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head in the sandWhat do you avoid?

It doesn’t have to be a big thing, though it might be. Just take a look in your mental mirror and find something you avoid.

My son (as well as every single 17 year old male that I know) avoids the mountain of little tasks that must be completed in order to submit applications to college. Every time I suggest he get it done (read: NAG), he is capable of offering 1,000 reasons why he’s too busy or tired or stressed or distracted or not ready to sit down and just do it.

My husband avoids picking up clutter. He actually confessed to me that he ignores it until it absolutely cannot be ignored any longer. I imagine that this moment arrives when he can’t find a critical document on his desk, or when his pile on the radiator in our closet avalanches to the floor or when a colleague makes fun of the dorm-room-like “feel” of his office.

I avoid difficult conversations. Although I am not a natural procrastinator at all, I will stall like nobody’s business when I have to tell someone I’m angry or disappointed or hurt. I will debate endlessly whether I need to have the conversation at all. My inner avoider chants at me: “Just get over it. They’re just feelings. They will pass. There’s no need for both of us to be upset. Grow up.”

[mk_blockquote style=”quote-style” font_family=”none” text_size=”16″ align=”left”]All problems become smaller if you don’t dodge them but confront them. Touch a thistle timidly and it pricks you; grasp it boldly and its spines crumble. — William S. Halsey[/mk_blockquote]

There’s no avoiding it. We all avoid something. Mostly, we avoid these things because they make us uncomfortable. My son, I suspect, feels uncomfortable imagining himself leaving home next fall. Completing those applications makes him face the reality of that departure. But procrastinating on them means that he must keep thinking about both the applications and going off to school. Getting them done would allow him to return his focus to his senior year of high school. My husband absolutely hates to straighten up. It’s dull, tedious work that sets his teeth on edge. He’d rather suffer the mess than “waste” his time cleaning it up. But the longer he puts it off, the worse the mess gets and (duh!) the more onerous the cleanup will be. I am uncomfortable expressing negative emotions. Always have been. Keeping these feelings bottled up, however, makes me even more uncomfortable – my irritation intensifies, my stomach hurts and, to add insult to injury, I begin to feel guilty for being short with the person who has annoyed me!

As you can see, avoiding actually magnifies our discomfort.

[mk_blockquote style=”quote-style” font_family=”none” text_size=”16″ align=”left”]Our biggest problems arise from the avoidance of smaller ones. — Jeremy Caulfield[/mk_blockquote]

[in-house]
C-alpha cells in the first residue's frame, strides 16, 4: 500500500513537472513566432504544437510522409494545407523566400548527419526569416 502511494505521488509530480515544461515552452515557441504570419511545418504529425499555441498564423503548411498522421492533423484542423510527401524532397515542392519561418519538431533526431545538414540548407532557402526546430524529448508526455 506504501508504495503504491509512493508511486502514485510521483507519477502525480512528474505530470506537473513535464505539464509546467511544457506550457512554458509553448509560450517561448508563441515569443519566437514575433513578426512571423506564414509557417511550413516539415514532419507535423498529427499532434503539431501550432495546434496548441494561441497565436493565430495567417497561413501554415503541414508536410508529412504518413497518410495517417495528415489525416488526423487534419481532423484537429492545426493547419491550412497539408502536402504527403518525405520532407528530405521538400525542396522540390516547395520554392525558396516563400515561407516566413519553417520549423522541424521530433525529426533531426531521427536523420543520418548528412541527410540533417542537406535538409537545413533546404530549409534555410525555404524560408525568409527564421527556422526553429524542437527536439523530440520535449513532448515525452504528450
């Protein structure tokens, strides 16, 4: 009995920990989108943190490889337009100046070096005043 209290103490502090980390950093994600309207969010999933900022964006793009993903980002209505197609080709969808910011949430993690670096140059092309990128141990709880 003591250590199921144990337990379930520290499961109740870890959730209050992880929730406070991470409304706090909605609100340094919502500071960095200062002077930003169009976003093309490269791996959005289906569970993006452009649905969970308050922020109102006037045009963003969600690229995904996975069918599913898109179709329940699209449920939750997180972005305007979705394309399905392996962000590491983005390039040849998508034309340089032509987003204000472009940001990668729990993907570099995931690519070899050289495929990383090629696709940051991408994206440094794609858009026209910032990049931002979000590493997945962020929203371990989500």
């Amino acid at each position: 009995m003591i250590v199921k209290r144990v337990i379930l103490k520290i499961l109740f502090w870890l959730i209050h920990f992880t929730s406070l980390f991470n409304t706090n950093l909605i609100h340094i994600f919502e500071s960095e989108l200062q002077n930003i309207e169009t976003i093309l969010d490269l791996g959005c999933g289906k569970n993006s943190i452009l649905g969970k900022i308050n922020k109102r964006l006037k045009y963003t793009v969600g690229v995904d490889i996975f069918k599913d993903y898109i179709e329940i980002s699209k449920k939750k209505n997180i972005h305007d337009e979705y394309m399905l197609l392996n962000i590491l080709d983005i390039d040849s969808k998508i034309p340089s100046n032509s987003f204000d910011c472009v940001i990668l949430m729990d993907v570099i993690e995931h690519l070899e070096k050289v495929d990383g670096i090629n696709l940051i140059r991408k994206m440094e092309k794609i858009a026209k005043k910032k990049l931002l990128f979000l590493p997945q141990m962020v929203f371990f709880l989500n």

In a blog I enjoy, Alice’s Adventures in Yogaland, the author writes, “yogis avoid avoiding.” She’s right. Whether you practice Ashtanga yoga’s set series where there simply is no option to what comes next even if you really really really hate the posture, or whether you prefer to practice in group classes where you follow where your teacher leads even if you really really really would prefer not to, our practice teaches us that there’s no sense in even entertaining the notion of avoidance.

Setting the issue of choice aside, I have found that it is the postures we’d most like to avoid that have the most to offer us. If I wake up with a tight low back, I definitely wish I didn’t have to work on eka pada sirsasana (leg behind the head). Except that every time I work on that posture, my low back feels wide open. I have a student with tight hamstrings who loathes the forward folds in surya namaskar (sun salutations). But she’ll be the first to tell you that she’s glad we never skip these movements because she feels so good once they’re done. A friend is dealing with nagging shoulder pain. She describes a mental debate about whether or not to work in backbends that can go on for a full hour while she practices. Yet, every time she “wins” that debate and moves through her backbends, her shoulder feels great.

Just as in life, in all of the above instances on yoga mats avoiding would have left us continuing to feel our discomforts. In addition, these physical discomforts could eventually intensify because we’d done nothing to address them. Echoing Mr. Caulfield’s sentiment, these little nuisance aches and pains could eventually take root and grow into bigger problems that need more care than moving and breathing on a yoga mat can offer.

Our practice teaches us to avoid avoiding. Day after day as we practice, we face our challenges, we stare discomfort in the eye, and we watch it melt away. Day after day, we do the things we’d prefer not to do and we feel better for having done so – better because what we were avoiding had something to offer us and better because we just did it. Day after day, we become certain that the discomfort of facing the things we’d prefer to avoid is never as bad as the added discomfort of avoiding them.

One day at a time, with practice, we can hope to become people who avoid avoiding off our mats as well.

Be strong,